Michigan Gov. Jennifer Granholm on Friday announced that Michigan’s business climate will benefit from an expected drop in the Workers’ Compensation insurance rates by an average 11.2 percent
in 2005. Granholm said the rate decline will be the largest Michigan employers have seen in nearly a decade.
“The decline in the state’s average pure premium rate for workers’
compensation is great news for Michigan employers,” Granholm said. “The drop is indicative of Michigan’s positive business climate, which is being furthered by the continued success of open competition in the insurance market.”
The pure premium rate decline is reportedly due, in part, to well-developed safety programs that reduced losses, more seasoned workers remaining in the work force during job reductions over the past two to three years, and the medical fee schedule adopted by Michigan’s Workers’ Compensation Agency, which seems to work better than those in most other states.
“Our workers’ compensation program is under control and doing well for workers and employers and is not experiencing any of the serious problems that are plaguing programs in some other states, such as California and West Virginia,” said David Hollister, director of the Department of Labor and Economic Growth.
The state’s quasi-public Data Collection Agency Board recently approved an 11.2 percent reduction in the average pure premium rate. The rate is the annual yardstick against which private insurance carriers can compare their rate structures for workers’ compensation coverage.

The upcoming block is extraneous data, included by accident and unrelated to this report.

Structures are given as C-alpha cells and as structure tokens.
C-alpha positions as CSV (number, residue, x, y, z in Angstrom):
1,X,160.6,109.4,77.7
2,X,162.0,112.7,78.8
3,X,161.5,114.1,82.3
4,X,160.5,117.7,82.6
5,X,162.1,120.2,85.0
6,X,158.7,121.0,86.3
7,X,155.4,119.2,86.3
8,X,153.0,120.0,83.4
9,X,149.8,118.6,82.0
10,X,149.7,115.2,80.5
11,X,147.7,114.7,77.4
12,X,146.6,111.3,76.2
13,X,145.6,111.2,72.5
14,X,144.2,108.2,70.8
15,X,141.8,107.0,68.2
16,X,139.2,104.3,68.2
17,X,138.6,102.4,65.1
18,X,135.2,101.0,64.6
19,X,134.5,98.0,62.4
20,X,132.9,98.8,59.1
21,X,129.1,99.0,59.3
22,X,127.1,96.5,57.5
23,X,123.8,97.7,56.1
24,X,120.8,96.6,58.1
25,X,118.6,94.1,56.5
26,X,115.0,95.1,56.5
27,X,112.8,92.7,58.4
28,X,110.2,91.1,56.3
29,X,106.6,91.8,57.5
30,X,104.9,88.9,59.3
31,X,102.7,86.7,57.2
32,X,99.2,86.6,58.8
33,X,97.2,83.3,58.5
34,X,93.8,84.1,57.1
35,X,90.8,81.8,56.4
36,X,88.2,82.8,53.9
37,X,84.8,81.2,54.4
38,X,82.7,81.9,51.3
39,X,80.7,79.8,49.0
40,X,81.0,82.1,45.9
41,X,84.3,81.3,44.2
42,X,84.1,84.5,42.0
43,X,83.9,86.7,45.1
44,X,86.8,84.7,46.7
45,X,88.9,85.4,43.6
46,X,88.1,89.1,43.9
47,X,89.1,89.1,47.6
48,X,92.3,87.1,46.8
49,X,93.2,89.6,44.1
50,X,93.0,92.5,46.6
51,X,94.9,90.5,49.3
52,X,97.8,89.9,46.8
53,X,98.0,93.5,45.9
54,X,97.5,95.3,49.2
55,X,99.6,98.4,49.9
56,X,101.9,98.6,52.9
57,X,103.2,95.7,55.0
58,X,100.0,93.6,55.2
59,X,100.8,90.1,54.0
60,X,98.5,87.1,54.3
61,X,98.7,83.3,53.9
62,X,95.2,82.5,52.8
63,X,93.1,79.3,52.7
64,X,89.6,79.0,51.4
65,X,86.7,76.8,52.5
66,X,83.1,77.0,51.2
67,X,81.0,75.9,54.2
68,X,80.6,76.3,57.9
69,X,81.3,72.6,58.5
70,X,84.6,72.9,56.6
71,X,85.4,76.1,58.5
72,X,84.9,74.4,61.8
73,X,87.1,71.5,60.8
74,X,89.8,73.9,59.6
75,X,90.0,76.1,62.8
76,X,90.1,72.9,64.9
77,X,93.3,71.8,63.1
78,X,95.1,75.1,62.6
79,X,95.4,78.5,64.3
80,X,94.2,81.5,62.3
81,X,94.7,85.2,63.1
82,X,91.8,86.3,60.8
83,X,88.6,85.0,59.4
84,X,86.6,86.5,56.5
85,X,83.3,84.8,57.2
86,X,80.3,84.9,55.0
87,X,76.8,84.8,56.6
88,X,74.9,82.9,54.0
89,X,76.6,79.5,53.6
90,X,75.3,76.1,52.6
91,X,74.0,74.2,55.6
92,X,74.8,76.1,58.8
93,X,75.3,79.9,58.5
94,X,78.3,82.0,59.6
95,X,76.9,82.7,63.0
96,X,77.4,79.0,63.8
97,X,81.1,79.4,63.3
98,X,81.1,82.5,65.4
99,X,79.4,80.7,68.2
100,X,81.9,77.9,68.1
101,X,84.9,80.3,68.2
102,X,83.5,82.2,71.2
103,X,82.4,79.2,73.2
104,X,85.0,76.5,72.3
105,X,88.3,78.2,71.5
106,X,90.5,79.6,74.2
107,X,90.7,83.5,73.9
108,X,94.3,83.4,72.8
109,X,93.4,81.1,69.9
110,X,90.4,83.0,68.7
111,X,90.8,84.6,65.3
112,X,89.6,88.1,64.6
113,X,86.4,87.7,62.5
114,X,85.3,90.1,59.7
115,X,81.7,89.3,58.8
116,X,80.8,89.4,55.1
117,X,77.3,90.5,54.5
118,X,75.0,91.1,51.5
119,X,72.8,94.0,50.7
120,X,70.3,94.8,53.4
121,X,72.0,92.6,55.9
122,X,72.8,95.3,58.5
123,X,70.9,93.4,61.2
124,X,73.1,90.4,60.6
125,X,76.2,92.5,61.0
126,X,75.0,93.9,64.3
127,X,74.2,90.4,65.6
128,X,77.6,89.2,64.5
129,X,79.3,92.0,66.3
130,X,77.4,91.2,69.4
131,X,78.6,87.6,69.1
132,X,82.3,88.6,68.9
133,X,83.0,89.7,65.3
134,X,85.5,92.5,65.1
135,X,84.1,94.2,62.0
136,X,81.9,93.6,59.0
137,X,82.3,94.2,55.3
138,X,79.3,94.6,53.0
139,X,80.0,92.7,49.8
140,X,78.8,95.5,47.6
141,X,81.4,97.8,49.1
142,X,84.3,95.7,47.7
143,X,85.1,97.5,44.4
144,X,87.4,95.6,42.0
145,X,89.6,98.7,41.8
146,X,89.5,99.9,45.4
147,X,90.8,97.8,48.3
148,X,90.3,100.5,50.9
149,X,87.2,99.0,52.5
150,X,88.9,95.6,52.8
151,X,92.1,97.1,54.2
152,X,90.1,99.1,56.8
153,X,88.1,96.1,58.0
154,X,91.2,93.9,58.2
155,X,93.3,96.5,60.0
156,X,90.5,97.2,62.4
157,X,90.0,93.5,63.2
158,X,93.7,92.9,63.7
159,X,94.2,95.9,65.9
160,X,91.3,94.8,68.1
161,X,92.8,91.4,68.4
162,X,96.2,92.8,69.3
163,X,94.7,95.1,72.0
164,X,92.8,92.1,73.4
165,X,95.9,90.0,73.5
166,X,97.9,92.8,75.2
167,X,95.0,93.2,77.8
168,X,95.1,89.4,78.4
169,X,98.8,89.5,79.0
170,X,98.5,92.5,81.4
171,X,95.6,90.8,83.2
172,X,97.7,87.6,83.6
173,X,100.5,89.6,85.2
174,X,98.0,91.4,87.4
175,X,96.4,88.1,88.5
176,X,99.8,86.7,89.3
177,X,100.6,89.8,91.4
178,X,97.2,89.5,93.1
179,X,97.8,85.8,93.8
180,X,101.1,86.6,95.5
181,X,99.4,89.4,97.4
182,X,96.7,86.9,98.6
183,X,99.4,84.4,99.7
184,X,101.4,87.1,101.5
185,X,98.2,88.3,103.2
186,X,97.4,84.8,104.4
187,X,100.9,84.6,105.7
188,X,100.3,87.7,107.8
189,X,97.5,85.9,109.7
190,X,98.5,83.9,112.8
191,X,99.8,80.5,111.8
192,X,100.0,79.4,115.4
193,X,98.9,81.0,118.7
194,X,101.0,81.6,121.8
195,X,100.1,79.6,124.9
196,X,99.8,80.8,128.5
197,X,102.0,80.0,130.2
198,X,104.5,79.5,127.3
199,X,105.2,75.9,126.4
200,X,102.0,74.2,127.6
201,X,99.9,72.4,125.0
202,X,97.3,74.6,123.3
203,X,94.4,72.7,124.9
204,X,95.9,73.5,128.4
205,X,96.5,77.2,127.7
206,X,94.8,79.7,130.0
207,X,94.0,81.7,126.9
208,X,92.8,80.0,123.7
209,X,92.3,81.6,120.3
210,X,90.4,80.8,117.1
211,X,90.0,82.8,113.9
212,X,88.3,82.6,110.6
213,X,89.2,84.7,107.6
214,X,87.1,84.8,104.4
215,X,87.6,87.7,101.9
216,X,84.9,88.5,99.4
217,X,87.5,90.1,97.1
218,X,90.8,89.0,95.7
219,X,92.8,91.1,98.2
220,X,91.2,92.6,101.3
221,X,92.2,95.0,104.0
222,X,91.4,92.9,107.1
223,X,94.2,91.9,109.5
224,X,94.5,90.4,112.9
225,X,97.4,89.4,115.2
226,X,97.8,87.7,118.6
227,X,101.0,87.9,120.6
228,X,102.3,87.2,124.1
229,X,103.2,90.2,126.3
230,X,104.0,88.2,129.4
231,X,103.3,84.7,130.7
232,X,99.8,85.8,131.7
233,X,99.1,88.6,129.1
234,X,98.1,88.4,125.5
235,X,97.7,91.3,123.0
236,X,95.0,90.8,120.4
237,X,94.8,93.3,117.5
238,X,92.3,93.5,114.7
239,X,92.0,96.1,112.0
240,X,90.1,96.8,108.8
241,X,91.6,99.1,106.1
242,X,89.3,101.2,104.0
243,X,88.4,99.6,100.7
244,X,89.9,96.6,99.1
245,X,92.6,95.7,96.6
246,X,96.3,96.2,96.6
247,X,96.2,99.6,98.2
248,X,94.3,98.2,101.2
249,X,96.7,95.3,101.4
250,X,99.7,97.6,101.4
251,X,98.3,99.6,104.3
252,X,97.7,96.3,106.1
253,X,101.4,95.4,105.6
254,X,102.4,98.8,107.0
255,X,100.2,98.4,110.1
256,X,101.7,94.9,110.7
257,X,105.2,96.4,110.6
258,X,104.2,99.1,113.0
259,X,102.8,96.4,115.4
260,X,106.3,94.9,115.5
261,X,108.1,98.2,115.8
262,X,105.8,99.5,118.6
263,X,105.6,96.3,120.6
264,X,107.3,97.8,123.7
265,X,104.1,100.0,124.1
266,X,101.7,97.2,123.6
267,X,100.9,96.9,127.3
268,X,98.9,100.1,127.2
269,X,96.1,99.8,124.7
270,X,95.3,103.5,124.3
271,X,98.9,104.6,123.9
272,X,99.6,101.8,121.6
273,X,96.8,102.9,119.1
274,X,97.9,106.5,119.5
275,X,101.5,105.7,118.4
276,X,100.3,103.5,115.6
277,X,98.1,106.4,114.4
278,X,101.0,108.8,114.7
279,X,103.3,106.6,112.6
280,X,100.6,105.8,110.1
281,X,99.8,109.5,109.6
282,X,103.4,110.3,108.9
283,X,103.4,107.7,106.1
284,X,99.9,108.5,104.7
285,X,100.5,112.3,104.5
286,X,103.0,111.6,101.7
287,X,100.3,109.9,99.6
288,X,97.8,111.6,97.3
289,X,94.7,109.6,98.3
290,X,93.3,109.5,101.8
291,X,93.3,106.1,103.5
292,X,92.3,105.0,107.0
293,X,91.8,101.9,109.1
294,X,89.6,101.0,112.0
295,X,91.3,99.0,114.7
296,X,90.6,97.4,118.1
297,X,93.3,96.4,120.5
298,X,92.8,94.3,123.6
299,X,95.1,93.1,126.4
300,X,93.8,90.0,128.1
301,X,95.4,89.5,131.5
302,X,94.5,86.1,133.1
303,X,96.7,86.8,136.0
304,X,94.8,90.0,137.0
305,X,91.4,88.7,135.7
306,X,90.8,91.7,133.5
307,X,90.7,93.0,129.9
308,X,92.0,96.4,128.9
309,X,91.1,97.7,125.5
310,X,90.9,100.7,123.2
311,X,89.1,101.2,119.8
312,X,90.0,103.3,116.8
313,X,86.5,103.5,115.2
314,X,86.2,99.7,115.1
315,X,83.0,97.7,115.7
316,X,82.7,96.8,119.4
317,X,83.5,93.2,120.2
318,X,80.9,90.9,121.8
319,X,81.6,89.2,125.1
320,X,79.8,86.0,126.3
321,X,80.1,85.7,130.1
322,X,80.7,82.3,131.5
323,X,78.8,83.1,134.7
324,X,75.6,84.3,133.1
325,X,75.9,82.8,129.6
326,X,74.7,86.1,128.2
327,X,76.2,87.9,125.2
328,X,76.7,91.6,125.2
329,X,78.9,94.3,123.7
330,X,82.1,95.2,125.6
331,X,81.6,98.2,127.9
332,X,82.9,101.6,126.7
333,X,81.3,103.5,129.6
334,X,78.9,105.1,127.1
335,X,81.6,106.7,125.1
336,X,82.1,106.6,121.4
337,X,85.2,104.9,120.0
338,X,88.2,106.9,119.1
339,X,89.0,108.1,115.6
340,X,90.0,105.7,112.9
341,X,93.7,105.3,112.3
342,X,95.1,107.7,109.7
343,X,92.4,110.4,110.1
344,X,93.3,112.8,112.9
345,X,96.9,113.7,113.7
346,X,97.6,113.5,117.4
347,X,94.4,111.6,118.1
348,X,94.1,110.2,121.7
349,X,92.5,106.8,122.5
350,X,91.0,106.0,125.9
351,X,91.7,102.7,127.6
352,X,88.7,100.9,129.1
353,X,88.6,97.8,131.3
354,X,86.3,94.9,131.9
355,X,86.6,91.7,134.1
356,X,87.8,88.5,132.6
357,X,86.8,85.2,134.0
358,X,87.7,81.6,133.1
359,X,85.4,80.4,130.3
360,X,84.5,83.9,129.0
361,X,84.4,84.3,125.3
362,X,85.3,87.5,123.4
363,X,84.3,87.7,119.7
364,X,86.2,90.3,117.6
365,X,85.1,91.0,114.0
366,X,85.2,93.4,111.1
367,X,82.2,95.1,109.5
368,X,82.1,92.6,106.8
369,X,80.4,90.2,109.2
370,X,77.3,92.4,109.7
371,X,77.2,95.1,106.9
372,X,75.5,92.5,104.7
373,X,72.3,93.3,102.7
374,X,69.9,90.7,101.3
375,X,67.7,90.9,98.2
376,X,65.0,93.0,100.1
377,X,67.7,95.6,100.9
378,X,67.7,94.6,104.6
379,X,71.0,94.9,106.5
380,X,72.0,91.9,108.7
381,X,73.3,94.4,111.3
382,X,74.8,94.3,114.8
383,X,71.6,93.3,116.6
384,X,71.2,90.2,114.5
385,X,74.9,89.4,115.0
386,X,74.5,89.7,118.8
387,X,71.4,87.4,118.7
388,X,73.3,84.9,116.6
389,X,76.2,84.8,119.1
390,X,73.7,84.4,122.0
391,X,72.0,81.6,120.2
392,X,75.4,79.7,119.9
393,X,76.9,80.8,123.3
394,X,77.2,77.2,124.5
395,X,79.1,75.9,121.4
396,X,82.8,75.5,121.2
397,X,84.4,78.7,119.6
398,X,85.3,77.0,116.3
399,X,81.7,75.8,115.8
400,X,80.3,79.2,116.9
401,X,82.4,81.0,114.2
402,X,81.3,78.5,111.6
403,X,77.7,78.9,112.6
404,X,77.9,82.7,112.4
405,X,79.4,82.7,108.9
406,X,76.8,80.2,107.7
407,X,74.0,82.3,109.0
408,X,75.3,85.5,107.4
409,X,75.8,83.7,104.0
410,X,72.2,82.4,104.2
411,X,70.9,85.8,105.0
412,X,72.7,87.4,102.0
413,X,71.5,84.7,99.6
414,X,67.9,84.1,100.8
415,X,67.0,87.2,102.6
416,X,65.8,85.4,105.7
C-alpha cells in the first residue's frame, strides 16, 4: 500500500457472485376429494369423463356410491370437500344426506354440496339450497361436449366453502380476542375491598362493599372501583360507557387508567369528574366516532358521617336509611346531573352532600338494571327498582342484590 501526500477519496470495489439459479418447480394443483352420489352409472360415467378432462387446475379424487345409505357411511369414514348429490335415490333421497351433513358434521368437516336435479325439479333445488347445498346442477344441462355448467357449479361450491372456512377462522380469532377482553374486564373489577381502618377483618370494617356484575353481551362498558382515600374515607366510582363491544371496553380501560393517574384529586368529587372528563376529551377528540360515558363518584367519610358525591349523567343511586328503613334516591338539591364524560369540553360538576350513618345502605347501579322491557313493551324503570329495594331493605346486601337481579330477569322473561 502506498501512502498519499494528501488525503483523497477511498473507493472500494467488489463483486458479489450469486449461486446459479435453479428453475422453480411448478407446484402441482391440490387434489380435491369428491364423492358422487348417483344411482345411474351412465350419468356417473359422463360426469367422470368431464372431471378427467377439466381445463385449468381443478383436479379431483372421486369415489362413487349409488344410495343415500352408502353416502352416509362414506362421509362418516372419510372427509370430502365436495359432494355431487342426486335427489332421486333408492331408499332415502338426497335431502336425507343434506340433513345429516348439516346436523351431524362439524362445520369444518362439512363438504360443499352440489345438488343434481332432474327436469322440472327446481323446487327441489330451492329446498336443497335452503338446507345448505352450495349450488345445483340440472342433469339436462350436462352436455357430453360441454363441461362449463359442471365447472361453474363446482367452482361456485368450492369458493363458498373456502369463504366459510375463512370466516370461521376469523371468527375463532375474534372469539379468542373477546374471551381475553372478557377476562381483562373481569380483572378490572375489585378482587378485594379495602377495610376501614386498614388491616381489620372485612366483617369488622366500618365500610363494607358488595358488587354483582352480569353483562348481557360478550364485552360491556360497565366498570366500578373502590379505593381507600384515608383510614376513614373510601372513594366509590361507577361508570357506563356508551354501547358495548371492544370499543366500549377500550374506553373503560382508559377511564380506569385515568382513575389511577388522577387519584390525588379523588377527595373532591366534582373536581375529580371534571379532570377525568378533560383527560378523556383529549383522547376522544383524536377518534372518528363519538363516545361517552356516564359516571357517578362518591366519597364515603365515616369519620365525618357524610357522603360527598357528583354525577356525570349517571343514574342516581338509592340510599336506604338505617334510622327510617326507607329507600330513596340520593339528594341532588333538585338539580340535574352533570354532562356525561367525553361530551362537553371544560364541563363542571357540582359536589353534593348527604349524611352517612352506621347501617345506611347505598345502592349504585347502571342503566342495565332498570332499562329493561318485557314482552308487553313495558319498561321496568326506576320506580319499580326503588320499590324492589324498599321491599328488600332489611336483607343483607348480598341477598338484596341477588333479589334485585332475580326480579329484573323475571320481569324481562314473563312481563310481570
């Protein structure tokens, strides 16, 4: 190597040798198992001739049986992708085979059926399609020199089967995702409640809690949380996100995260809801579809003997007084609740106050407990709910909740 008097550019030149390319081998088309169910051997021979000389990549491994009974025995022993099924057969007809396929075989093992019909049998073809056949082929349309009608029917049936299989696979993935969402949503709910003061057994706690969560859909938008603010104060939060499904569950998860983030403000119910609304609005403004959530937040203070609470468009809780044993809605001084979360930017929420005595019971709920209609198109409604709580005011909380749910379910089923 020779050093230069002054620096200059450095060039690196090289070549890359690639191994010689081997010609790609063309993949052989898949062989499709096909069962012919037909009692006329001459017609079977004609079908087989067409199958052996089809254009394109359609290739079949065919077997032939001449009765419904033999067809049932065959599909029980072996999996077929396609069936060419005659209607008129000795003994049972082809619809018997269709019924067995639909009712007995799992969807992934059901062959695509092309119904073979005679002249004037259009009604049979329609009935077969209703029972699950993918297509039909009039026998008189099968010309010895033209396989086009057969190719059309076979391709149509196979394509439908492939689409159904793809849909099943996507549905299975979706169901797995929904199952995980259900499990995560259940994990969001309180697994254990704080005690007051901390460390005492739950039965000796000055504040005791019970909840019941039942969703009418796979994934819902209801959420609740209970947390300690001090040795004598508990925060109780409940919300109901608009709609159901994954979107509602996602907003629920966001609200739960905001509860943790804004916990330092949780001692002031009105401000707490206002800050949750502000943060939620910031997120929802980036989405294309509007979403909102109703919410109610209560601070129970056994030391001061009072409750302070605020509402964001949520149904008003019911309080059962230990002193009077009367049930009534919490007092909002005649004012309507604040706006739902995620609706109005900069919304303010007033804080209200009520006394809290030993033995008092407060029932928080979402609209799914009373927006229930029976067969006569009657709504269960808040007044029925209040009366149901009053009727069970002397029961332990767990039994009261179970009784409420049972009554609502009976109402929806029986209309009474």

“Pure premium rates are developed by using historical loss data reported by insurance carriers, and by analyzing how this data will be affected on a year to year basis by any law changes or court decisions,” explained David Plawecki, DLEG deputy director.
Although the rate registered small increases in 2003 and 2004, it has
declined in eight of the past 10 years. The rate drop for 2005 is the largest since a 15.7 percent decline in 1996.
“In 1982, Michigan adopted an open rating system for workers’ compensation insurance rates, where carriers write their own rates based on their cost experience,” Plawecki noted. “As a result, the state has a very openly competitive market for workers’ compensation insurance, which has kept rates very low.”
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